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Alanine Aminotransferase (ALT): About Your Child's Test

What is it?

An alanine aminotransferase (ALT) test measures the amount of the enzyme ALT in the blood. ALT is found mainly in the liver. When ALT levels are higher than normal, it can mean that the liver is damaged or diseased.

Why is this test done?

The ALT test is done to:

  • Look for acute and chronic liver disease, such as hepatitis.
  • Help check for liver damage.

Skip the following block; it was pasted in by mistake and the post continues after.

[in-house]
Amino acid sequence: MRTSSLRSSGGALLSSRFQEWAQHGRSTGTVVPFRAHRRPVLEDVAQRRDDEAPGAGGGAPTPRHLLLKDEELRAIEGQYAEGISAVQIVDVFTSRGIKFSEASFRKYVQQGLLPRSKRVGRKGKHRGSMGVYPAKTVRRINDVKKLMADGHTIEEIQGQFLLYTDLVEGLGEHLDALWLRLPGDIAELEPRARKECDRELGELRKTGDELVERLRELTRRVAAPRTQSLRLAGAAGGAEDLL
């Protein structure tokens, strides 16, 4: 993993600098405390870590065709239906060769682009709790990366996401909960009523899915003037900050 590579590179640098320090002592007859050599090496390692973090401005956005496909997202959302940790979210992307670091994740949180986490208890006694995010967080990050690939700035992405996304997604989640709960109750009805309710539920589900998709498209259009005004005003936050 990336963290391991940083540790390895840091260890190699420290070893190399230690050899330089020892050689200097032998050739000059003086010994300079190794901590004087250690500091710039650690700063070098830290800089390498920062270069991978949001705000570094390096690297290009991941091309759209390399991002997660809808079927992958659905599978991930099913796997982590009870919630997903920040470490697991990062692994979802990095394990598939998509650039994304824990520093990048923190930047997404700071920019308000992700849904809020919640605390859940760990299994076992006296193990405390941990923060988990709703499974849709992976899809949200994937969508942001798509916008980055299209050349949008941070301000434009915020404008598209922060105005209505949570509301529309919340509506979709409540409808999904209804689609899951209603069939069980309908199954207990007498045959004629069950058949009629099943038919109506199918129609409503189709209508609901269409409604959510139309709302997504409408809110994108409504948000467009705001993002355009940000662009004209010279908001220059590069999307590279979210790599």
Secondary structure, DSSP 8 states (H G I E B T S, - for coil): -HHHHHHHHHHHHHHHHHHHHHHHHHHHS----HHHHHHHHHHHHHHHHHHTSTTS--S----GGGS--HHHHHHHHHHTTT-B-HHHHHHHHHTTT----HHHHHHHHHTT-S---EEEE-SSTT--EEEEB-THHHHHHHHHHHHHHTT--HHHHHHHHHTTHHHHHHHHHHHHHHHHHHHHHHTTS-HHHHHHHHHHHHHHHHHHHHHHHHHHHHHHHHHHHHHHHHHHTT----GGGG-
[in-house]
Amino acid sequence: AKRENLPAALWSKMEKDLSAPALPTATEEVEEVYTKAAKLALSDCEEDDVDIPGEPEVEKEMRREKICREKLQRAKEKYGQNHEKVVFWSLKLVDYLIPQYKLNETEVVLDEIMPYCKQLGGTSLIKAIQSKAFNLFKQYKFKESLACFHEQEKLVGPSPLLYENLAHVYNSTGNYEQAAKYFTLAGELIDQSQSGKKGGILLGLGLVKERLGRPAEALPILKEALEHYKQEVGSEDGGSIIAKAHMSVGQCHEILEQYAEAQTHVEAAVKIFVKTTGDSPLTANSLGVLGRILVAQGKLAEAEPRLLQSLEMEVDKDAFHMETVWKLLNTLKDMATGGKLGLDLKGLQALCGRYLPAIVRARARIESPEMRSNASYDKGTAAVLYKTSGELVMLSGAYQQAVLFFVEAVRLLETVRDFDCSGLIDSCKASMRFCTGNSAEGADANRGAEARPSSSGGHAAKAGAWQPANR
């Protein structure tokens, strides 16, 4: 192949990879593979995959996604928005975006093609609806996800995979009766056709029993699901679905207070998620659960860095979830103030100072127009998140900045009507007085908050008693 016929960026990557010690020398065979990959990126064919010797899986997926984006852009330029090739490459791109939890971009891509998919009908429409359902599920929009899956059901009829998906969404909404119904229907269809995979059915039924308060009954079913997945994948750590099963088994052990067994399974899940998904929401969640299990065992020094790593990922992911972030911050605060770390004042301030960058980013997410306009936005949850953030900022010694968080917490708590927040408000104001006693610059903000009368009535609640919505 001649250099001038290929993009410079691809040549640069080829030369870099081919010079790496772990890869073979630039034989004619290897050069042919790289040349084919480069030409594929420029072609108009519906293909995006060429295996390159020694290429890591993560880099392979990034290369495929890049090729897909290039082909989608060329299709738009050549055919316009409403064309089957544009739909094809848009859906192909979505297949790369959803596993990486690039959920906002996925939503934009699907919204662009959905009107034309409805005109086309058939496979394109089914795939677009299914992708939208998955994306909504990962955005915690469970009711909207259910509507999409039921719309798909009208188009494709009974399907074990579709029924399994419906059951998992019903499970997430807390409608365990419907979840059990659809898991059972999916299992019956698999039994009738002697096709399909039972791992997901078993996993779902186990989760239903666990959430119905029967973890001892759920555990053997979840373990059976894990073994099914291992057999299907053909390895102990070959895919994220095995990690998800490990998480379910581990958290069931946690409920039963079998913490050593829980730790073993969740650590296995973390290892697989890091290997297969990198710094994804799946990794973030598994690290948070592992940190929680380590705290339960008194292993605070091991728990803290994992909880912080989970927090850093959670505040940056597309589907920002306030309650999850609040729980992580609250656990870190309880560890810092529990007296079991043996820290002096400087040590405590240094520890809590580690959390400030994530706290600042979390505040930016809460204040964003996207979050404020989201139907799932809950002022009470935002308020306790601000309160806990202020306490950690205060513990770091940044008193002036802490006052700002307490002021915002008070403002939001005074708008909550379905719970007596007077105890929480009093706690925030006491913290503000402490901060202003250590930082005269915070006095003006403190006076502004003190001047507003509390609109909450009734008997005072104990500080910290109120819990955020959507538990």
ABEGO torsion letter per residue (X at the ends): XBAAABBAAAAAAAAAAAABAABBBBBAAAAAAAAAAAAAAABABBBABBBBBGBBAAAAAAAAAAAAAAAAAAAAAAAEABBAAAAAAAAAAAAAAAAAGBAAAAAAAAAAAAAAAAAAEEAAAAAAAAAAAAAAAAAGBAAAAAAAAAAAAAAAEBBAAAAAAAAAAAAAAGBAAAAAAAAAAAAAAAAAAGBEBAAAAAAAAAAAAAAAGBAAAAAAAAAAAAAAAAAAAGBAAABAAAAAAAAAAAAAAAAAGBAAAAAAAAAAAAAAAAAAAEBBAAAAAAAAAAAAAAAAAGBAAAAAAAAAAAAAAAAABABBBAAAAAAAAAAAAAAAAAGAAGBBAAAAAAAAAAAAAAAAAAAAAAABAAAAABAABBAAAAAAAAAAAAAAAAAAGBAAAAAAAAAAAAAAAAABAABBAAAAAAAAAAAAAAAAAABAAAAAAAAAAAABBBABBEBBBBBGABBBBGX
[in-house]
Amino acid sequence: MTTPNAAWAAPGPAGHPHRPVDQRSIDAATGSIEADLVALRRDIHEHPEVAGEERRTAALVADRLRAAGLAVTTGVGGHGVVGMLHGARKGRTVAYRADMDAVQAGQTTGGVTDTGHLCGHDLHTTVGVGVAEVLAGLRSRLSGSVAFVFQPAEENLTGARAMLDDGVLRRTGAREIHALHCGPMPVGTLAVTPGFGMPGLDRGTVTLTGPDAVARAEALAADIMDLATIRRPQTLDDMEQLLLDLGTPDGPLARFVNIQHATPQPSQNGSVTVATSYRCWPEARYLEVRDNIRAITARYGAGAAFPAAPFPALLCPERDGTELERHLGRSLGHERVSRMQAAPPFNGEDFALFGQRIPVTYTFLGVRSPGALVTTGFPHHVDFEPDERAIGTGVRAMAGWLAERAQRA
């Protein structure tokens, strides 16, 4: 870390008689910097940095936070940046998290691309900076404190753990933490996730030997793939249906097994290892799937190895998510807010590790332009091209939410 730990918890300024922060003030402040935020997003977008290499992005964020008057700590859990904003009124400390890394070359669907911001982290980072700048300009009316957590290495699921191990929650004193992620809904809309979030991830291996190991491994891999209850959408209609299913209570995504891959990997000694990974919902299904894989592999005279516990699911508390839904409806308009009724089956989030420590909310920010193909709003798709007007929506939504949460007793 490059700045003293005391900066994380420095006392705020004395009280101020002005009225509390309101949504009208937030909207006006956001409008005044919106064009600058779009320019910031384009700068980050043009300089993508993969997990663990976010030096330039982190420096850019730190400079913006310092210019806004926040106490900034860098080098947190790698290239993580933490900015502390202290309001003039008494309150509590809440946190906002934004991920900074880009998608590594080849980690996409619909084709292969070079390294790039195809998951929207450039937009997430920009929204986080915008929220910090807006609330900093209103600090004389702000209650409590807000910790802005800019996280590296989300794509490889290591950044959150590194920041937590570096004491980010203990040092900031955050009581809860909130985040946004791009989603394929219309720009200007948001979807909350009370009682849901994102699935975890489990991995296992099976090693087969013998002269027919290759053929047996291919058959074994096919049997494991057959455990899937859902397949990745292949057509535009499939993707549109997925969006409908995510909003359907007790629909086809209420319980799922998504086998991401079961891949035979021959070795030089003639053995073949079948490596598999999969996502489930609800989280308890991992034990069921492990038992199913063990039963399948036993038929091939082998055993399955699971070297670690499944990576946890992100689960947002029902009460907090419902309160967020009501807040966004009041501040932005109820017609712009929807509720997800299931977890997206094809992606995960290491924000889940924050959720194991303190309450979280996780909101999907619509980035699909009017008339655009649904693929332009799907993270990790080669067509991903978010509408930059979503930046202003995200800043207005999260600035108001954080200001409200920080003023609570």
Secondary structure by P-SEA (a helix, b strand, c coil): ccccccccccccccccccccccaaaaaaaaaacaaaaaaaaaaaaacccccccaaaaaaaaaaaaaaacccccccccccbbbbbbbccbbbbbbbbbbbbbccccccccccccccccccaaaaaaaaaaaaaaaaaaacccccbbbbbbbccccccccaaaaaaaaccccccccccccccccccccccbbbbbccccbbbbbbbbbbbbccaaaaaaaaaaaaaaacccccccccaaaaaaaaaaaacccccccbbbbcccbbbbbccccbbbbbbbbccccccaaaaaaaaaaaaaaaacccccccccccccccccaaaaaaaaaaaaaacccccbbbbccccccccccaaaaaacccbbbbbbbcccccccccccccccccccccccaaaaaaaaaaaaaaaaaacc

• Find out whether jaundice was caused by a blood disorder or liver disease.
  • Keep track of the effects of medicines that can damage the liver.

How do you prepare for the test?

In general, there's nothing you have to do before this test, unless your doctor tells you to.

How is the test done?

A health professional uses a needle to take a blood sample, usually from the arm.

How long does the test take?

The test will take a few minutes.

Follow-up care is a key part of your child's treatment and safety. Be sure to make and go to all appointments, and call your doctor or nurse call line if your child is having problems. Ask your doctor when you can expect to have your child's test results.

Where can you learn more?

Go to https://www.healthwise.net/patientEd

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